A transformer is a power converter that transfers electrical energy from one circuit to another. As illustrated in FIG. 3(a) in a cross-sectional view and in FIG. 3(b) in a top view, a transformer 600 is formed by a first inductor 470 and a second inductor 480. FIG. 3(b) illustrates a shape of the transformer 600 in a top view. The first inductor 470 comprises the micro-bump lines 481, and a second inductor 480 comprises the micro-bump lines 483. The micro-bump lines 481 and 483 are coupled to RDLs 381 within the bottom device 301. The bottom device 301 further comprises a substrate 302, and an insulator layer 361/371. The first inductor 470 may be coupled to the ground, marked as “−”, which may be one terminal of a differential pair of two complementary signals, and the second inductor 480 may be coupled to a power source marked as “+”, which may be another terminal of the differential pair. The two terminals with “−” and “+” could be out of phase, may be in a range from about 170 degree to about 190 degree, such as 180 degree. The first inductor 470 is physically separated from the second inductor 480 by dielectric material in a manner that promotes electromagnetic coupling between the two inductors. Even though only one turn of inductors 470 and 480 are shown in FIG. 3(b), the inductors 470 and 480 may comprise multiple turns.

The transformer 600 shown in FIGS. 3(a) and 3(b) is merely an example, where FIG. 3(b) illustrates one of the possible shapes of the transformer 600. There may be many other variations formed. For example, there may be multiple RDLs within the device 301 connected to the inductors 470 and 480. There may be a second device on top of the micro-bump lines 481 and 483 and RDLs of the second device may be part of the inductors, just as shown in FIGS. 2(a)-2(f). The inductors may be any kind of inductors such as symmetric inductors, spiral inductors, helical inductors, and meander inductors.

A package comprising an inductor is disclosed. The package may comprise a first device and a micro-bump layer above the first device. The first device comprises a first redistribution layer (RDL). The micro-bump layer comprises a first micro-bump line connected to the first RDL. The inductor comprises the first RDL and the first micro-bump line. The first micro-bump line may be on an under bump metal (UBM) pad, which is connected to the first RDL. The first device may further comprise a passivation layer below the first RDL, and an insulator layer above the first RDL and exposing the first RDL to be connected to the UBM pad.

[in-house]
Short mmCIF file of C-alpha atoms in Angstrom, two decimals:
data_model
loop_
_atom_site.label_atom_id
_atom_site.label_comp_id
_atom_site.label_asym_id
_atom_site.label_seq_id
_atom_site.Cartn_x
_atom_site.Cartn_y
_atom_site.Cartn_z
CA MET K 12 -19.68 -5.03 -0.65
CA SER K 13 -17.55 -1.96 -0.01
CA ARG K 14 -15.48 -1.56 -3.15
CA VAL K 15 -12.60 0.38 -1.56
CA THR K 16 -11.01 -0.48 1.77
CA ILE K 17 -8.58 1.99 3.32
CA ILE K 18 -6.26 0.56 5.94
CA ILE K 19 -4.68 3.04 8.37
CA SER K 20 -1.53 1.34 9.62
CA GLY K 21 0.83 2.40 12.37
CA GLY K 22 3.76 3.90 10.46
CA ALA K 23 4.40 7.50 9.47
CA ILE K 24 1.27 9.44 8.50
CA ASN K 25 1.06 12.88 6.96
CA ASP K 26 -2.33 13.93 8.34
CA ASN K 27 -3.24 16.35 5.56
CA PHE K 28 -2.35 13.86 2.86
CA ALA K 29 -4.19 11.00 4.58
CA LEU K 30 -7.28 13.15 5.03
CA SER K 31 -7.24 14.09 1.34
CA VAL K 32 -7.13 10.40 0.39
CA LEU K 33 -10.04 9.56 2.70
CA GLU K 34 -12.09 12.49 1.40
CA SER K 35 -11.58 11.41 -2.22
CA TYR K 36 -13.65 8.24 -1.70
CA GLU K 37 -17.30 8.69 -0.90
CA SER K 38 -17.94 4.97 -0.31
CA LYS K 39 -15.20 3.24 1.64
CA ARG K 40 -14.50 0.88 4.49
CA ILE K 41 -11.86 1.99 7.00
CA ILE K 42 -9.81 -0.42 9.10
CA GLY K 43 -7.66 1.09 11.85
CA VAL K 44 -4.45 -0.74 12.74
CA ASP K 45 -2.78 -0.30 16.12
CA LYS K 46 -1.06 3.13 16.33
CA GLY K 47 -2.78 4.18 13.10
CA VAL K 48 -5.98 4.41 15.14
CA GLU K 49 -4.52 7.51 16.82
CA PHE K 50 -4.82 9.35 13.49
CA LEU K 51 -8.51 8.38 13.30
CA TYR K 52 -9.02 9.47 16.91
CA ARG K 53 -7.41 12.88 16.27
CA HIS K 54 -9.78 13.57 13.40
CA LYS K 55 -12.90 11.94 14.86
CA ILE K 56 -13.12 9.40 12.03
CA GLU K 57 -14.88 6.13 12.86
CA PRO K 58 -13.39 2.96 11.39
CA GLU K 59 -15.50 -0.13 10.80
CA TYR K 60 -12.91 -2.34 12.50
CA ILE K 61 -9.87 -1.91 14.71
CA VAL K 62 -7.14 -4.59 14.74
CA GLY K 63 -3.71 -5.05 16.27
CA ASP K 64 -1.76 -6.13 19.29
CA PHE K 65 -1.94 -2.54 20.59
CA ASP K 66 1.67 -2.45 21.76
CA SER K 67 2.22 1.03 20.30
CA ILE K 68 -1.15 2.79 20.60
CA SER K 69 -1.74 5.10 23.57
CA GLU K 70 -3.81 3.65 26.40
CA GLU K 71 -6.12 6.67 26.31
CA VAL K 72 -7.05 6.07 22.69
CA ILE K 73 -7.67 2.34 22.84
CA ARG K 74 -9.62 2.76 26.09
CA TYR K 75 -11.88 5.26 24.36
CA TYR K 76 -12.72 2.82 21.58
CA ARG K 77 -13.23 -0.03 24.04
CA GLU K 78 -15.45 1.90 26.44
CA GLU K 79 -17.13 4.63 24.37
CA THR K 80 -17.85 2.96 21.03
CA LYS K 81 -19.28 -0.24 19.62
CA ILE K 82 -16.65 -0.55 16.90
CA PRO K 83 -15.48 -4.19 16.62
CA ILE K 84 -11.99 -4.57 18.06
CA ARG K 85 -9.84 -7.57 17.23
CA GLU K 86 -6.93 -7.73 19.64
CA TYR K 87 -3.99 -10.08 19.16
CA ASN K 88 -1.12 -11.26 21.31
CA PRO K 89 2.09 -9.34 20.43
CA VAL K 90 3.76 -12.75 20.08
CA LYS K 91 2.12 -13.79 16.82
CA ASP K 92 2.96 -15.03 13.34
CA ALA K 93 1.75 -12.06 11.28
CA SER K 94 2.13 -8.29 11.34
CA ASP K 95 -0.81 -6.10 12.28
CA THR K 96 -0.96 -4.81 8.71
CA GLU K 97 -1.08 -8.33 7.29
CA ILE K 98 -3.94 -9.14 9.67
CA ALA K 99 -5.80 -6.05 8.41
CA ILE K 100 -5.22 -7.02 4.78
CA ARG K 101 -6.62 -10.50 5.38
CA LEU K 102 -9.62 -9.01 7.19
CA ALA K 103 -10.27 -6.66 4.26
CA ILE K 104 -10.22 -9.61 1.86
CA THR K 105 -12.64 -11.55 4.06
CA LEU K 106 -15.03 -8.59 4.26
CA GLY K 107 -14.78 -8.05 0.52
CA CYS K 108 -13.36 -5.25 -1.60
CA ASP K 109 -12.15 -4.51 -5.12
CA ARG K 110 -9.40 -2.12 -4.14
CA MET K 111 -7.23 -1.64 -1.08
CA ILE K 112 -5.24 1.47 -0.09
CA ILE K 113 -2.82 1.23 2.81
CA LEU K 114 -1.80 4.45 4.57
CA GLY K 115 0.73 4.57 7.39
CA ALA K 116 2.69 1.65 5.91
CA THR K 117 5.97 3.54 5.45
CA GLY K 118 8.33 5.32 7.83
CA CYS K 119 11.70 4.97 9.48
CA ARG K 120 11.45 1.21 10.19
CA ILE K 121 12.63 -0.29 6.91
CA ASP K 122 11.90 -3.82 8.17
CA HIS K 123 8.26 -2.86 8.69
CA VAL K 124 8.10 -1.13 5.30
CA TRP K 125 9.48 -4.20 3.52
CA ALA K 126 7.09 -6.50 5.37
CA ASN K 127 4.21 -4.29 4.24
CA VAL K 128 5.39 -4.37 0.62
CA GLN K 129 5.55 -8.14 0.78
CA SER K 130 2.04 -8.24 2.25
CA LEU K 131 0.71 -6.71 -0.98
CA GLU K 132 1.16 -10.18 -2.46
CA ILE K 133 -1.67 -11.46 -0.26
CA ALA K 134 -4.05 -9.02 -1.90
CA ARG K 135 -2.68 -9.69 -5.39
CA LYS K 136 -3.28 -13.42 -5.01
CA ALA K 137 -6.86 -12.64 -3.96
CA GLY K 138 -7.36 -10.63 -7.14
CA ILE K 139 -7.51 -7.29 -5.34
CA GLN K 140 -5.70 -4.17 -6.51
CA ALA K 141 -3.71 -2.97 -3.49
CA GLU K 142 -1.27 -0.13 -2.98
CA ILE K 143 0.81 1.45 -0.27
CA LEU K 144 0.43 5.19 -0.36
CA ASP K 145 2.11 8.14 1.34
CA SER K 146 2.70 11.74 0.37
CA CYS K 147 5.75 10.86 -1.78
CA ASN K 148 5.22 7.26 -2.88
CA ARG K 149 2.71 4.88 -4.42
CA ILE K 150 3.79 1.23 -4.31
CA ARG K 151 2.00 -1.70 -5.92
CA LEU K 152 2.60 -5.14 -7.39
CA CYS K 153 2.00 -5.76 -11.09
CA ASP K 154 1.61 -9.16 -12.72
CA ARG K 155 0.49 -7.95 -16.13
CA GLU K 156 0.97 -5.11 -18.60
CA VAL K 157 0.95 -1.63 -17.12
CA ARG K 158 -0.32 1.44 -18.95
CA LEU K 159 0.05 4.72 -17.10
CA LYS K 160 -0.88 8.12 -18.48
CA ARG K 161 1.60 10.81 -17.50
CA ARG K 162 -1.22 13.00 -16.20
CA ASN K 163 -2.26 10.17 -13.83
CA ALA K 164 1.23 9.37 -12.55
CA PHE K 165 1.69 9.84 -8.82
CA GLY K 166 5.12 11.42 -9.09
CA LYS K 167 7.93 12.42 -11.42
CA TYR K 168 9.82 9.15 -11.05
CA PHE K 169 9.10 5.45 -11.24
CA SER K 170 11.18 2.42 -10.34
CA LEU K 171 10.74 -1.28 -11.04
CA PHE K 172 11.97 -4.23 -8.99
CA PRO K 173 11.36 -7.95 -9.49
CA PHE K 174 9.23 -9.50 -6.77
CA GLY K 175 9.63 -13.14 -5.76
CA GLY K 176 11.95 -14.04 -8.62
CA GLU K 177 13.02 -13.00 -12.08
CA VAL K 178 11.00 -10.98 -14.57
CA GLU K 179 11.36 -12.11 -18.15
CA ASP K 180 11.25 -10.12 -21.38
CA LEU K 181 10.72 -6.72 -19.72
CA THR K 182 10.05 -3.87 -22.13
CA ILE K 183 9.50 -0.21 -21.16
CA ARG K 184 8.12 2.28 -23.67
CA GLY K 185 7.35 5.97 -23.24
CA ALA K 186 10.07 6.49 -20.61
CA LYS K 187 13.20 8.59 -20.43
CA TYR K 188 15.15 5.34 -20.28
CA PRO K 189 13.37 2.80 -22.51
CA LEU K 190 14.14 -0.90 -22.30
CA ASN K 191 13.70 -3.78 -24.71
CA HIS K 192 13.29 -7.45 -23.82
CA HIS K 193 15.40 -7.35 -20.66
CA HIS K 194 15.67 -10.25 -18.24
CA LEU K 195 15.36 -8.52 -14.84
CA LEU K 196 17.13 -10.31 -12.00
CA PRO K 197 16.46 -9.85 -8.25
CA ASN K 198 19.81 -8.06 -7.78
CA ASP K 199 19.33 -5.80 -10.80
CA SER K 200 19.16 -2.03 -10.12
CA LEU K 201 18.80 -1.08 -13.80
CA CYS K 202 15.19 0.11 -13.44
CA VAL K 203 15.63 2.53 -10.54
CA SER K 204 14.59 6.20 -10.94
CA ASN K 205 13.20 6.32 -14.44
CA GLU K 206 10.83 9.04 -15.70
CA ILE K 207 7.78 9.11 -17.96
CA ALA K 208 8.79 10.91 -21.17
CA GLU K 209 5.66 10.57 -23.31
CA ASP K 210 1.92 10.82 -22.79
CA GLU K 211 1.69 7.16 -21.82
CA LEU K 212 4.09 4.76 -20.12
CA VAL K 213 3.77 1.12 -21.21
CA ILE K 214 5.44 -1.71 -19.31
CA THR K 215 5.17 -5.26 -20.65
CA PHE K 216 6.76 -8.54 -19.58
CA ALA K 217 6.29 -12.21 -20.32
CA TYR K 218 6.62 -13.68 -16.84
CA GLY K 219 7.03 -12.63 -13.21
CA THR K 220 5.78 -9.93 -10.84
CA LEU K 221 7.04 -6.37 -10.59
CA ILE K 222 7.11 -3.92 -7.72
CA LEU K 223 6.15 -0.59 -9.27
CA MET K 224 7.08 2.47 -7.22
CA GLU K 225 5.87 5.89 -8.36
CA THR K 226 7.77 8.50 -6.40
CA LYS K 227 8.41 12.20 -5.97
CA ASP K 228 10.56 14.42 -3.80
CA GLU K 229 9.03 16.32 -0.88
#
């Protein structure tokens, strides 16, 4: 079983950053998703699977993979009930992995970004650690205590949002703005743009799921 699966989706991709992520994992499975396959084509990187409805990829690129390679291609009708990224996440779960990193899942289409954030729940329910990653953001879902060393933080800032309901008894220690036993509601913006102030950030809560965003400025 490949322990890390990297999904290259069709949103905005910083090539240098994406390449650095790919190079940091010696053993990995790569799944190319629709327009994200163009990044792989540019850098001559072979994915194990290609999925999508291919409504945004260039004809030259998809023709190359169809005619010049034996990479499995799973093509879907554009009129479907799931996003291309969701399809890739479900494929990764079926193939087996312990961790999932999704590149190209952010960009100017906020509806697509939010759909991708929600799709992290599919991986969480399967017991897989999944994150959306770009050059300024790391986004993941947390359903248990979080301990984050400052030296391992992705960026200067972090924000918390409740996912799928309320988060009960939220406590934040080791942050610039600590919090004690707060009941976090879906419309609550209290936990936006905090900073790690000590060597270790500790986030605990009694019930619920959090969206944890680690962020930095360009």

A method of forming a package containing an inductor is disclosed. The method comprises: providing a first device comprising a passivation layer, a first redistribution layer (RDL) above the passivation layer, an insulator layer above the first RDL with an opening exposing the first RDL, and a first under bump metal (UBM) pad covering the opening of the insulator layer and connected to the first RDL; forming a first micro-bump line on the first UBM pad connected to the first RDL; and forming an inductor comprising the first RDL and the first micro-bump line.

A package comprising an inductor is disclosed. The package may comprise a first device, a micro-bump layer above the first device, and a second device above the micro-bump layer. The first device comprises a first redistribution layer (RDL). The micro-bump layer comprises a first micro-bump line connected to the first RDL. The second device comprises a second RDL connected to the first micro-bump line. The inductor comprises the first RDL, the first micro-bump line, and the second RDL.